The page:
Staying in a riad is often at the top of many Morocco visitor’s “must-do” list. Typically, a riad features a set of rooms and salons arranged around a central courtyard or garden. Although, strictly speaking, a house without a garden is a “dar” and not a riad, the latter terms is used generically to describe medina houses which have been restored for living or as guest houses.
This accommodation option gives a chance to live in traditional and beautiful Moroccan architecture and to experience a more authentic experience compared to a large hotel. In cities such as Marrakech, they offer an oasis of calm in an otherwise hectic medina. Often, these buildings have been lovingly restored by their owners, who are keen to share their enthusiasm for Morocco with their guests. Although they may not offer the attractions of a large hotel (eg pools, restaurants and bars), they frequently offer a tailor-made service which may include cookery classes, excursions or beauty treatments in a hammam.
A brief internet search will reveal the large number of so-called “riad” guesthouses in Essaouira and it can be hard to choose between them. Of course, you can use review sites like TripAdvisor to give you an idea, but these are not foolproof. Here are some pointers to inform your choice:
-The Essaouira medina is not large. Therefore, any accommodation will be within easy reach of the main sites.
– Medina houses can be tall and narrow with steep stairs. Bear this in mind if you have mobility issues.
– Moroccan architecture typically faces an internal courtyard, with few externally-facing windows. Medina houses can therefore be less light than we are used to in Europe, but often feature fabulously sunny roof terraces and the internal focus keeps them cool in summer.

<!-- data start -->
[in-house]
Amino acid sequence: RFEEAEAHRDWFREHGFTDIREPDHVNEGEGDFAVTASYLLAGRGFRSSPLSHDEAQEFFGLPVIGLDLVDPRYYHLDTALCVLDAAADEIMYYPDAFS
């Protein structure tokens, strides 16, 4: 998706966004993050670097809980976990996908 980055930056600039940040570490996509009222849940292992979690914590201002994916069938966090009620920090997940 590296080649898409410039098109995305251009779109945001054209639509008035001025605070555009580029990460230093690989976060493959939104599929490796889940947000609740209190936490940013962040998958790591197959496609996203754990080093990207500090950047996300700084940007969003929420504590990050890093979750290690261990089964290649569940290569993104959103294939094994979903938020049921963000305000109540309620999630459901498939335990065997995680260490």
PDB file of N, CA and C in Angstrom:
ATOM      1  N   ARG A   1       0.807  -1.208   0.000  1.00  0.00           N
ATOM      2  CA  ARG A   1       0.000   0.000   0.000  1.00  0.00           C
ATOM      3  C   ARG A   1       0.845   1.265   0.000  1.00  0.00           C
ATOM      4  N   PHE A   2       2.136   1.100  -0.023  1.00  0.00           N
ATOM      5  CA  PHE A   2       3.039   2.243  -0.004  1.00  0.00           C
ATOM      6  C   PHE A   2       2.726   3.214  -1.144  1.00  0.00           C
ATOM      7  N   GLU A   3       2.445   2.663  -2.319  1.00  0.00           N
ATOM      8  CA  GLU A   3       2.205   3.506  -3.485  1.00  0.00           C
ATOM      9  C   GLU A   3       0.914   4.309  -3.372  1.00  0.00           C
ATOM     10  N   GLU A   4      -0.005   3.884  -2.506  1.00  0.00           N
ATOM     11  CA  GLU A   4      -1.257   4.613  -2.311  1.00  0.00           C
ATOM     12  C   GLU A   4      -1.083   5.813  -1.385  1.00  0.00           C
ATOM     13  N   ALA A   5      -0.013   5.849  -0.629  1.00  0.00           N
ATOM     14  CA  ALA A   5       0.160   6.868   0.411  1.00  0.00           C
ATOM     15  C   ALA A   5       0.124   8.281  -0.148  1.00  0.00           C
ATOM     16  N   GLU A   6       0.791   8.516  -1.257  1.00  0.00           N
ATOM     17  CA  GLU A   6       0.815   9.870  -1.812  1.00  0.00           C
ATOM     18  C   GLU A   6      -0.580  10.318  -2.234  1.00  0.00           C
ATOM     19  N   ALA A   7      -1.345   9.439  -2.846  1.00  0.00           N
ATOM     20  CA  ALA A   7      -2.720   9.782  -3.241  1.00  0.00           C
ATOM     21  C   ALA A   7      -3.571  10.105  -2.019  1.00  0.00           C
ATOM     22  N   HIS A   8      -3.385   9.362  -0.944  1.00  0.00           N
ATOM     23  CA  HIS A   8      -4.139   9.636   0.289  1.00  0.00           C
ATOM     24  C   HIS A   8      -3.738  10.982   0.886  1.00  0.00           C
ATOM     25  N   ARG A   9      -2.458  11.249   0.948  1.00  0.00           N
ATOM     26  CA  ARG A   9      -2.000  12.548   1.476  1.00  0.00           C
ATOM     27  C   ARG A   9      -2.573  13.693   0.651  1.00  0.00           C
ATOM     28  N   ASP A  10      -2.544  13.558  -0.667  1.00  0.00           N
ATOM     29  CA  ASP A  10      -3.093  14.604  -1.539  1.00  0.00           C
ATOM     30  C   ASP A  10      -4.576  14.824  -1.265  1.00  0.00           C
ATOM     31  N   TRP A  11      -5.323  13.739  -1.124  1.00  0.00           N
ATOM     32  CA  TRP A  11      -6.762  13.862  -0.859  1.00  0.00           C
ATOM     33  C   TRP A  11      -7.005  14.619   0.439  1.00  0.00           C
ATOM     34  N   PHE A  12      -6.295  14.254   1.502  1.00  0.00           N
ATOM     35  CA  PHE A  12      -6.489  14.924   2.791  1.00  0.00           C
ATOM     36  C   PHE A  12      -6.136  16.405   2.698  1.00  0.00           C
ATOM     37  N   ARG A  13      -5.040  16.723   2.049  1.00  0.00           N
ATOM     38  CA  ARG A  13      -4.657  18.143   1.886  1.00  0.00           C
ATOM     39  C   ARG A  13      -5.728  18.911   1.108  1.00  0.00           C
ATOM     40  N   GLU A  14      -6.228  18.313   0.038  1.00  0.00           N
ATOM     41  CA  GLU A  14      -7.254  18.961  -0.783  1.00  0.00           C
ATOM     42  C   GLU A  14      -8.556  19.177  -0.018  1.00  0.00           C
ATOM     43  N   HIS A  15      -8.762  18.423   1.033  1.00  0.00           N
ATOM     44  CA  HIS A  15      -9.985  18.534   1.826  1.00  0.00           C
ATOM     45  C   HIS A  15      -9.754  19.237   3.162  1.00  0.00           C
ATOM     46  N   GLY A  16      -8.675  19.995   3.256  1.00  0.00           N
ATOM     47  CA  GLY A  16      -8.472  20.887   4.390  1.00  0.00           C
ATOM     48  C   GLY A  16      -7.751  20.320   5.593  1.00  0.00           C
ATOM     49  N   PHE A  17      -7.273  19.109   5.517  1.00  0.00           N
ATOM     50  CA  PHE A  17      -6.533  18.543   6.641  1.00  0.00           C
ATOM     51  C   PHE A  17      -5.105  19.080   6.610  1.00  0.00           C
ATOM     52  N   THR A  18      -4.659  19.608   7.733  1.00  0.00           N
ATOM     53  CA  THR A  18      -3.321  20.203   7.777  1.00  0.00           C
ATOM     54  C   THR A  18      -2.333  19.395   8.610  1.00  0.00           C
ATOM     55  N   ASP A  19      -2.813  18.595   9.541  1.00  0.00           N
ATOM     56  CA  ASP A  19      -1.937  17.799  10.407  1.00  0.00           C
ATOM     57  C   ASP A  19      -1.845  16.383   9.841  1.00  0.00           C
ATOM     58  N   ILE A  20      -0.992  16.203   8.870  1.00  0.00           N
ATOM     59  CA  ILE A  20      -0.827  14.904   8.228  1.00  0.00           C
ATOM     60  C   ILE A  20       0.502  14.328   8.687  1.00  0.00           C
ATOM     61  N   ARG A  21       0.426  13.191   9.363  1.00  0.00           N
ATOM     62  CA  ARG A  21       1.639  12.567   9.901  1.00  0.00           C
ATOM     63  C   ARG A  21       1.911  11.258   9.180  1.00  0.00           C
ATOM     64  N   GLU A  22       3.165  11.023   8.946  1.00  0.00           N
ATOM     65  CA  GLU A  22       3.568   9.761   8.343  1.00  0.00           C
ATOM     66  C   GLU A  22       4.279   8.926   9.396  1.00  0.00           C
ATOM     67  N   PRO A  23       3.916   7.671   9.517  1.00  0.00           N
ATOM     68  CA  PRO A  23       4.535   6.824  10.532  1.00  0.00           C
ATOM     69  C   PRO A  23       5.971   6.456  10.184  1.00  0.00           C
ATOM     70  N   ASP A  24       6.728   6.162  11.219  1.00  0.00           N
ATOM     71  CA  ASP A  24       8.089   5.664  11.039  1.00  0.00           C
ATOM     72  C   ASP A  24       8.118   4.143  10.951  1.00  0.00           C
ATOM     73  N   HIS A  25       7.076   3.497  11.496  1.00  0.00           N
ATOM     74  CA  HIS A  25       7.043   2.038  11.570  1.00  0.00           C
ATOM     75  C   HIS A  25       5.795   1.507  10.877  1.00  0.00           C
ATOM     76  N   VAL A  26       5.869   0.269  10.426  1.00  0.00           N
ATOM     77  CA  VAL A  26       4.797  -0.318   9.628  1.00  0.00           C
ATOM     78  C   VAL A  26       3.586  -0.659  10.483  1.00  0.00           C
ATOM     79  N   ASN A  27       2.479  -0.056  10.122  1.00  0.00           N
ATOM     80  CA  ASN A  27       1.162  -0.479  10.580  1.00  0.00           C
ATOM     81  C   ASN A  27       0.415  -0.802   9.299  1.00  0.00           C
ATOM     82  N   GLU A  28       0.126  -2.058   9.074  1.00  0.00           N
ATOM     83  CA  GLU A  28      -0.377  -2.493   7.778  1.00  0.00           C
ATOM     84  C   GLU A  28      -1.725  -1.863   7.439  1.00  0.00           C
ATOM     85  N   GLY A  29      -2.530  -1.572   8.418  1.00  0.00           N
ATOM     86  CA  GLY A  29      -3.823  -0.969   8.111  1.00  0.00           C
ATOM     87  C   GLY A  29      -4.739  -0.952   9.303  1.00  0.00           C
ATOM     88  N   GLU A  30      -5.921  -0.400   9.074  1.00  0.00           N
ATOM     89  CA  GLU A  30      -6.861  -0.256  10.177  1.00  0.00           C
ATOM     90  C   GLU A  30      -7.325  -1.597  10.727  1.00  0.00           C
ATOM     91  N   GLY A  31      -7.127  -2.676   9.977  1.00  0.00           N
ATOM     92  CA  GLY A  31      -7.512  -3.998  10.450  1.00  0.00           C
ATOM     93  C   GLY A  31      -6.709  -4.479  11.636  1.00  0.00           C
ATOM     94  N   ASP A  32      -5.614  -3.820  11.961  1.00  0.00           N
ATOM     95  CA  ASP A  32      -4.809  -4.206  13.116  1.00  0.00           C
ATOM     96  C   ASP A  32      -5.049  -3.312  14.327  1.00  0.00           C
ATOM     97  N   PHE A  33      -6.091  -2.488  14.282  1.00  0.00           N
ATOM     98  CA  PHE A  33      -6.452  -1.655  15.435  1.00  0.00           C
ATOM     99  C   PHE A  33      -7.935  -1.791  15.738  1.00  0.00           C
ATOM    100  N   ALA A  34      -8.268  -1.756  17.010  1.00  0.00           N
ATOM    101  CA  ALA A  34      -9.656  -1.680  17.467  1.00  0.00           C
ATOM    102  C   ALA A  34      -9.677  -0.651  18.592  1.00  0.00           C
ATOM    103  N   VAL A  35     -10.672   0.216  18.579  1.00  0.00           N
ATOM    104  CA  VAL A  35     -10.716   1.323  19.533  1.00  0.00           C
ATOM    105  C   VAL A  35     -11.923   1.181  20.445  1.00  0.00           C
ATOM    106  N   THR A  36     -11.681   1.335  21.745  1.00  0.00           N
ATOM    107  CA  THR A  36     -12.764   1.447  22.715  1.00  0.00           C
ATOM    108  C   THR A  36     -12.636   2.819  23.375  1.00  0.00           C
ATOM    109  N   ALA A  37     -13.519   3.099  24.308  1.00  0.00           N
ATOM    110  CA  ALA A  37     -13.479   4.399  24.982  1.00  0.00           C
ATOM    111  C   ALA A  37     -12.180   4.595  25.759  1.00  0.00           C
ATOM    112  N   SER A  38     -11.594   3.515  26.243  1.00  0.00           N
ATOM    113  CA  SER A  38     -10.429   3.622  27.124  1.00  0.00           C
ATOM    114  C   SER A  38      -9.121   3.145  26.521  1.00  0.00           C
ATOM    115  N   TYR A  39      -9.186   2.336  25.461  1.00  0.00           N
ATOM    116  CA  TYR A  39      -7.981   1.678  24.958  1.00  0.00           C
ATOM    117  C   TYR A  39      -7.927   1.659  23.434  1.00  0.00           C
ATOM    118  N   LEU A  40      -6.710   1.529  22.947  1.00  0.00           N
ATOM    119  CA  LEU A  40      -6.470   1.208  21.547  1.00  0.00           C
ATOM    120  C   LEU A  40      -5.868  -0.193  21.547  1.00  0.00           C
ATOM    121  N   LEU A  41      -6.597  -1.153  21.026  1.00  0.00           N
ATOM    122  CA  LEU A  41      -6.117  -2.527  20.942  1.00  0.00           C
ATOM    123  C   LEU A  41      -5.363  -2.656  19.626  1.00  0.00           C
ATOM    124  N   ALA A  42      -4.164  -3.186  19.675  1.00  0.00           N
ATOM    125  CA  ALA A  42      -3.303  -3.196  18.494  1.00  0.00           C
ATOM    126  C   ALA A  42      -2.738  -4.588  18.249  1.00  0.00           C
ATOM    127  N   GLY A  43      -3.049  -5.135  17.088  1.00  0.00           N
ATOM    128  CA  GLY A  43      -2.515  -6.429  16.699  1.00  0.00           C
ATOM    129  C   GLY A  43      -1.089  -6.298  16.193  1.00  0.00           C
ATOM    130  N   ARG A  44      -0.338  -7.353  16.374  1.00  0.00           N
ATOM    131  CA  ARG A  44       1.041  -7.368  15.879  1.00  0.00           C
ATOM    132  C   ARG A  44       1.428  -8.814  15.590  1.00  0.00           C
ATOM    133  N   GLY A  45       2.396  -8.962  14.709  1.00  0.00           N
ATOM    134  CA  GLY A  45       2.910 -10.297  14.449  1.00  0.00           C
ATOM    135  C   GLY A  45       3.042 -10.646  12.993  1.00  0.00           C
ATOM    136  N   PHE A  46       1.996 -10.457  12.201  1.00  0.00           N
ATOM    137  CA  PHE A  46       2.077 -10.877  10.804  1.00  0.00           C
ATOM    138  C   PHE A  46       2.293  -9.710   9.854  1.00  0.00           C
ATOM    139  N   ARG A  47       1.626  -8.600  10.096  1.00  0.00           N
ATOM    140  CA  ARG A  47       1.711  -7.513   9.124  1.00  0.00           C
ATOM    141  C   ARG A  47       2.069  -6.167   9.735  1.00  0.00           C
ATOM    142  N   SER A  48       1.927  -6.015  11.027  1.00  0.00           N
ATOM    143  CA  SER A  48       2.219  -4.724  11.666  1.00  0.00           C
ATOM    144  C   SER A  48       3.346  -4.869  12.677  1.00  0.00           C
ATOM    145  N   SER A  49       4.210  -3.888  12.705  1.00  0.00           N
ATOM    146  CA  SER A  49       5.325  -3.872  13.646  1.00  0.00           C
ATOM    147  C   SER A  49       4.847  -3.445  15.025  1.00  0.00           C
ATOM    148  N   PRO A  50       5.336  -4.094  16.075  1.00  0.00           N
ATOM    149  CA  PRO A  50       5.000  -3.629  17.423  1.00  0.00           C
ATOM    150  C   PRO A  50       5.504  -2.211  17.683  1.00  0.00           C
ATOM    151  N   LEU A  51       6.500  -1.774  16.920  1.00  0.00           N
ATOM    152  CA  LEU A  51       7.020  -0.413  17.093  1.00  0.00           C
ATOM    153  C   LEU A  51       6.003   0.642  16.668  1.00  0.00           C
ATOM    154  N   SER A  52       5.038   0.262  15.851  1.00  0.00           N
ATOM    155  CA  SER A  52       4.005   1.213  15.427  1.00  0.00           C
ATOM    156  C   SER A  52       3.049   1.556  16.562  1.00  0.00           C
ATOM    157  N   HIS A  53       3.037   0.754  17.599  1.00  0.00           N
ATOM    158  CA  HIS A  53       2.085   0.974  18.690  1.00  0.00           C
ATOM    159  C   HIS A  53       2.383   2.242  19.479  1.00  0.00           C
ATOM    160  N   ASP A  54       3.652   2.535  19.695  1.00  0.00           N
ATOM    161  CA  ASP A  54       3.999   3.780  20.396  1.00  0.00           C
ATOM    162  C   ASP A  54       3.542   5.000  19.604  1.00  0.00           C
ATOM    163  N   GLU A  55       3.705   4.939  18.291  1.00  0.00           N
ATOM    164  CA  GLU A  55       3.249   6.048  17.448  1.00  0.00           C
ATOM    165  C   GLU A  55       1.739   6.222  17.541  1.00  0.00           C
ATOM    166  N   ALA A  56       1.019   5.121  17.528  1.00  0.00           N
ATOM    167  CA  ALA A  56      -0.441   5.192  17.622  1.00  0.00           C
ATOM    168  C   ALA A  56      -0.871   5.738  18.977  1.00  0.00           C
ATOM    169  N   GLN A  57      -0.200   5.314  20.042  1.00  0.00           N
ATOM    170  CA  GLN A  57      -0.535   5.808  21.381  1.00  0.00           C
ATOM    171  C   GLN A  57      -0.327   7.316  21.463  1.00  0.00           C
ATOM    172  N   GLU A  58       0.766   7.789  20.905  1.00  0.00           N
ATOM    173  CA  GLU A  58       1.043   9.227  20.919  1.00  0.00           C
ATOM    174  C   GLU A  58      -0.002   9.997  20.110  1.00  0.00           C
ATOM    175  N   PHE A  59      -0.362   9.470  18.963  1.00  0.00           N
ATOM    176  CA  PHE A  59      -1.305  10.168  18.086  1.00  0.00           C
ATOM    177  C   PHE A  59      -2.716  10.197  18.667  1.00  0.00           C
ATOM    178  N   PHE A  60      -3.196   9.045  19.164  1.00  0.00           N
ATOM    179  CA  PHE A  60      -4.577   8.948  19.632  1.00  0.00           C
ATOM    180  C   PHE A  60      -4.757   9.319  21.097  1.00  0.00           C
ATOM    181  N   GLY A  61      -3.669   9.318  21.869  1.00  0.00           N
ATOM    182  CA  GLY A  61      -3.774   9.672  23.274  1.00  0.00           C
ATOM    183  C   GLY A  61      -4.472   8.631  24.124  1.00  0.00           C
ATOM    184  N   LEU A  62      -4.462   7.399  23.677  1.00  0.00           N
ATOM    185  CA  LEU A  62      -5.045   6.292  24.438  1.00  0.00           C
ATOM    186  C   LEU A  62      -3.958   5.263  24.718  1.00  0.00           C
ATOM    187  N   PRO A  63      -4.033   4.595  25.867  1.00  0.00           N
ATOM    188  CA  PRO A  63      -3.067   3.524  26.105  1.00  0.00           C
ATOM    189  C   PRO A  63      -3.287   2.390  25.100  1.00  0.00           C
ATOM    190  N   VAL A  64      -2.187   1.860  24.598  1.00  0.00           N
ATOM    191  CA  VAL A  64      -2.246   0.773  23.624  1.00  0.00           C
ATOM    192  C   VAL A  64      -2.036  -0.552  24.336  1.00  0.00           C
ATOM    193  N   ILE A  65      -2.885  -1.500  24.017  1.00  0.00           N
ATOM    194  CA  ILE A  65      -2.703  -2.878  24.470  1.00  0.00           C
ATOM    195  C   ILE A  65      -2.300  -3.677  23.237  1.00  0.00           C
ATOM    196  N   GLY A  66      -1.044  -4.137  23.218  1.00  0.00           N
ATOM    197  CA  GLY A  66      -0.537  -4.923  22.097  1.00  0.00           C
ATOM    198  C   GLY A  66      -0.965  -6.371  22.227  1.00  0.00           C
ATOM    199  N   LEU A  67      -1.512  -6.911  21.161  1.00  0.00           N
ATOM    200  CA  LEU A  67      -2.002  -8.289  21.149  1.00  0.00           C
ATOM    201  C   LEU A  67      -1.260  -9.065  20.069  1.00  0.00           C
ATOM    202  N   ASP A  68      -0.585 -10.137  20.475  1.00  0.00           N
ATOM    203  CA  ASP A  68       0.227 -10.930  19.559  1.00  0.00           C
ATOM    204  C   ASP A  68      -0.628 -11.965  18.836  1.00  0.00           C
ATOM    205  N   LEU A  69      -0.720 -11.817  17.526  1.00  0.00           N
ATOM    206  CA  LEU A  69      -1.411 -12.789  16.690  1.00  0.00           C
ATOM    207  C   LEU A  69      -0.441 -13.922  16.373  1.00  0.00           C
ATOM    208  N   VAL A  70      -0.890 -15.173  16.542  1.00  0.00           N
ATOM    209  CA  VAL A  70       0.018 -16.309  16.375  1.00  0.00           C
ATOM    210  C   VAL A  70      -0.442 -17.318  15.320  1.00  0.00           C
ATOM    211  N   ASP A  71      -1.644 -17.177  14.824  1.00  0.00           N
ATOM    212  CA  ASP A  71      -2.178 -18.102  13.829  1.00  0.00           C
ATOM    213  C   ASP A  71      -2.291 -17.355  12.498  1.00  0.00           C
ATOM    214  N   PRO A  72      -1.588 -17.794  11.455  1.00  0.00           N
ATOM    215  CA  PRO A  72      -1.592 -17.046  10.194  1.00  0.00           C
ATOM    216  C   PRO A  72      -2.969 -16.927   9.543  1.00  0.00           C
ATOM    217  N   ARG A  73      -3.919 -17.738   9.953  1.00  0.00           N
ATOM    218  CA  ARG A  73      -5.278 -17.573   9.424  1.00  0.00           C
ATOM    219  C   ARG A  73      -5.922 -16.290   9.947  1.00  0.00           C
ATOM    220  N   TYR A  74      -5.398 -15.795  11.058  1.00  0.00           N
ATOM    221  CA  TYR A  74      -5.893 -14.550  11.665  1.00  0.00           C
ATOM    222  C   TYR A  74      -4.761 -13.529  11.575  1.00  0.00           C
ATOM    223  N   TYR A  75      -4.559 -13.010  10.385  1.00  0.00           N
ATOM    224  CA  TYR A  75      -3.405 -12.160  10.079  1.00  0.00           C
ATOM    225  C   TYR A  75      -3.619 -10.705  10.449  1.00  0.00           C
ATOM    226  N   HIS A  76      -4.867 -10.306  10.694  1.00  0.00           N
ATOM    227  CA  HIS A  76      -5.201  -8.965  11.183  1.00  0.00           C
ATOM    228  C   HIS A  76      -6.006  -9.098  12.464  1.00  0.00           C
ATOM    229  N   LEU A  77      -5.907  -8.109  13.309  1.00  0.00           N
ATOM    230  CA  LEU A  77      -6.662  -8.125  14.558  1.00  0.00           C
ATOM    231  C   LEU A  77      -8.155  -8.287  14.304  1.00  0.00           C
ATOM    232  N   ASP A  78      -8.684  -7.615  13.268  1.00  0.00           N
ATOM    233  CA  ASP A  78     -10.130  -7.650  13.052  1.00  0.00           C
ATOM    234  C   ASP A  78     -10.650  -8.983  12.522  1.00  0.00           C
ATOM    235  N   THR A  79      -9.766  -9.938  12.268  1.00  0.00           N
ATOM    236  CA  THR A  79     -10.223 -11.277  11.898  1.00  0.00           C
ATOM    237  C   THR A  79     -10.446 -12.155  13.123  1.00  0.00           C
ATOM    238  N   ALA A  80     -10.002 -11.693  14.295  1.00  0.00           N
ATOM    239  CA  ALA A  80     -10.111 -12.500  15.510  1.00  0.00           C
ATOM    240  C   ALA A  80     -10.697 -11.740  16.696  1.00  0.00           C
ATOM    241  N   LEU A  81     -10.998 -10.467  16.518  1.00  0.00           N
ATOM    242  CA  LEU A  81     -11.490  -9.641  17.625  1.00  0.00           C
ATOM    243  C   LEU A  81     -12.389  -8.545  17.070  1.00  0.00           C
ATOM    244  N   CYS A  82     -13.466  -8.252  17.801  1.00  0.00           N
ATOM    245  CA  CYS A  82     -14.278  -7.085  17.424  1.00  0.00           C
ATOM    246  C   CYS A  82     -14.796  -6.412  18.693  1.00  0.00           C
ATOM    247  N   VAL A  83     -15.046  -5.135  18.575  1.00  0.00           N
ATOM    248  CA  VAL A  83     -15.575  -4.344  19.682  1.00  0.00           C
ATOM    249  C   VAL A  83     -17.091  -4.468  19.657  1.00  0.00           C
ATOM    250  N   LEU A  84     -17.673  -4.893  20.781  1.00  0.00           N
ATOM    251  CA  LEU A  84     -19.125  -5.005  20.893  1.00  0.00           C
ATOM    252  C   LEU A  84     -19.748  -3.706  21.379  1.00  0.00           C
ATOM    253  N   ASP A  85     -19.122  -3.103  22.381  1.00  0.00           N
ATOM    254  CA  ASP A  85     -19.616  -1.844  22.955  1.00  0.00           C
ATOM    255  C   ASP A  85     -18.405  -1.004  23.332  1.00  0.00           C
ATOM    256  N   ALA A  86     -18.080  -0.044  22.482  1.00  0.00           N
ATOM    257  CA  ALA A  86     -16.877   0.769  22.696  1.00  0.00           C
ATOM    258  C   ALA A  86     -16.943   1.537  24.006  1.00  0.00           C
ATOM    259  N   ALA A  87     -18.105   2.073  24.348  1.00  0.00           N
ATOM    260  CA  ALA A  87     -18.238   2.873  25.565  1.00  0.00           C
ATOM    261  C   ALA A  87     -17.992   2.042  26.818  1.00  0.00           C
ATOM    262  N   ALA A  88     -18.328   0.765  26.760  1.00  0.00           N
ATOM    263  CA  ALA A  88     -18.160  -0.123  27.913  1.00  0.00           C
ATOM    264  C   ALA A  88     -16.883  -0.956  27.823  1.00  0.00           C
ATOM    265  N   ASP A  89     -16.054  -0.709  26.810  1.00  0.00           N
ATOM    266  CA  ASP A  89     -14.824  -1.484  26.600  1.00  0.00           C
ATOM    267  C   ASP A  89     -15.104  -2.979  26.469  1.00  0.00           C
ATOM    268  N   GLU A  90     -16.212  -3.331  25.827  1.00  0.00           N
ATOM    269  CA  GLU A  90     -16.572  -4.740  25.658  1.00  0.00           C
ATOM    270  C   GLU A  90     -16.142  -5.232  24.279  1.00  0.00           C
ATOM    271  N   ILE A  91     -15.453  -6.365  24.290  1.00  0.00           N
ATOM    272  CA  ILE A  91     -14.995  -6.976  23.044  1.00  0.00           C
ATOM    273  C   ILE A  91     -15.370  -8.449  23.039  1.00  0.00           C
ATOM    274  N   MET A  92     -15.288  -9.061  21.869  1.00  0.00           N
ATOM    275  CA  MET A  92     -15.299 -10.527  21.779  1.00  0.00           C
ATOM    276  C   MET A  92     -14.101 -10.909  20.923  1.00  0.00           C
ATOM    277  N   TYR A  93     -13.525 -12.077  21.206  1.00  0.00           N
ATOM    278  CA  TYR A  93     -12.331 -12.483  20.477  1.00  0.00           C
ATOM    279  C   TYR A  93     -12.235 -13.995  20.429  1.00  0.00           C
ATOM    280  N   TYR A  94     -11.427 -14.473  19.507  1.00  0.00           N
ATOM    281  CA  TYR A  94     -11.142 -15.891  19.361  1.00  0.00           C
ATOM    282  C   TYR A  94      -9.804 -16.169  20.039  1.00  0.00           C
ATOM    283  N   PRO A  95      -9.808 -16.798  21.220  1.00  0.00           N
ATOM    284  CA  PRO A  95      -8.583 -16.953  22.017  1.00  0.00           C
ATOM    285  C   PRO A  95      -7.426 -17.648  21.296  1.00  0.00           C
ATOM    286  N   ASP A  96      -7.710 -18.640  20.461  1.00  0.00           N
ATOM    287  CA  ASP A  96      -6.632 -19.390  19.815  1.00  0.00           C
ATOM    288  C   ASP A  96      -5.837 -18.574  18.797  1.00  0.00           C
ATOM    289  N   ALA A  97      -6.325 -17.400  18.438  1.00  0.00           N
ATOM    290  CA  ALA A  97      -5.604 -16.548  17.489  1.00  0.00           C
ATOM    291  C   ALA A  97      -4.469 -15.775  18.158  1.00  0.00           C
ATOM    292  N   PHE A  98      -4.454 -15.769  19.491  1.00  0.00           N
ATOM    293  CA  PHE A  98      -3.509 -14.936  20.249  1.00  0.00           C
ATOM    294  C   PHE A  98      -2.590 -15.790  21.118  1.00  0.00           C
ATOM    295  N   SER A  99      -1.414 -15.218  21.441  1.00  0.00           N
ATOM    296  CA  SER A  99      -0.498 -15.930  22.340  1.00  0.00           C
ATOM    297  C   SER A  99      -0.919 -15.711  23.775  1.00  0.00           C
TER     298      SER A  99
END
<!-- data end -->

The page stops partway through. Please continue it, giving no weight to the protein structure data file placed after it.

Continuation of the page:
– You should be aware that guest-houses and holiday rentals are poorly regulated in Morocco. The Tourism Ministry is currently clamping down on non-permitted guest houses or those who don’t respect local labour laws. Some booking engines specifically request proof of permits and insurance before properties can be listed, but most don’t. If consistency of service, treatment of staff and respect for local legislation are important to you, ask when you make your enquiry, or use a booking site that supports sustainable tourism. By law, a registered “maison d’hotes” (guest house) must offer bed and breakfast.
– Booking websites are widely used, but you should know that there is a cost involved. Often, a direct booking can secure a discount of around 20% because hoteliers prefer not to pay commission to the booking sites and see this kind of direct relationship as an opportunity to offer personalised customer service.
– If you like the convenience of a booking site, use them wisely. The first page of results is often does not list the best reviewed hotels, the closest to your destination or the cheapest. Often, the first choice the consumer is offered are those hotels and guesthouses whose operators pay a higher premium to be presented to you first. Be a discerning consumer!
If you would like assistance in choosing your accommodation in Essaouira, please do not hesitate to contact Lynn at maroc-o-phile.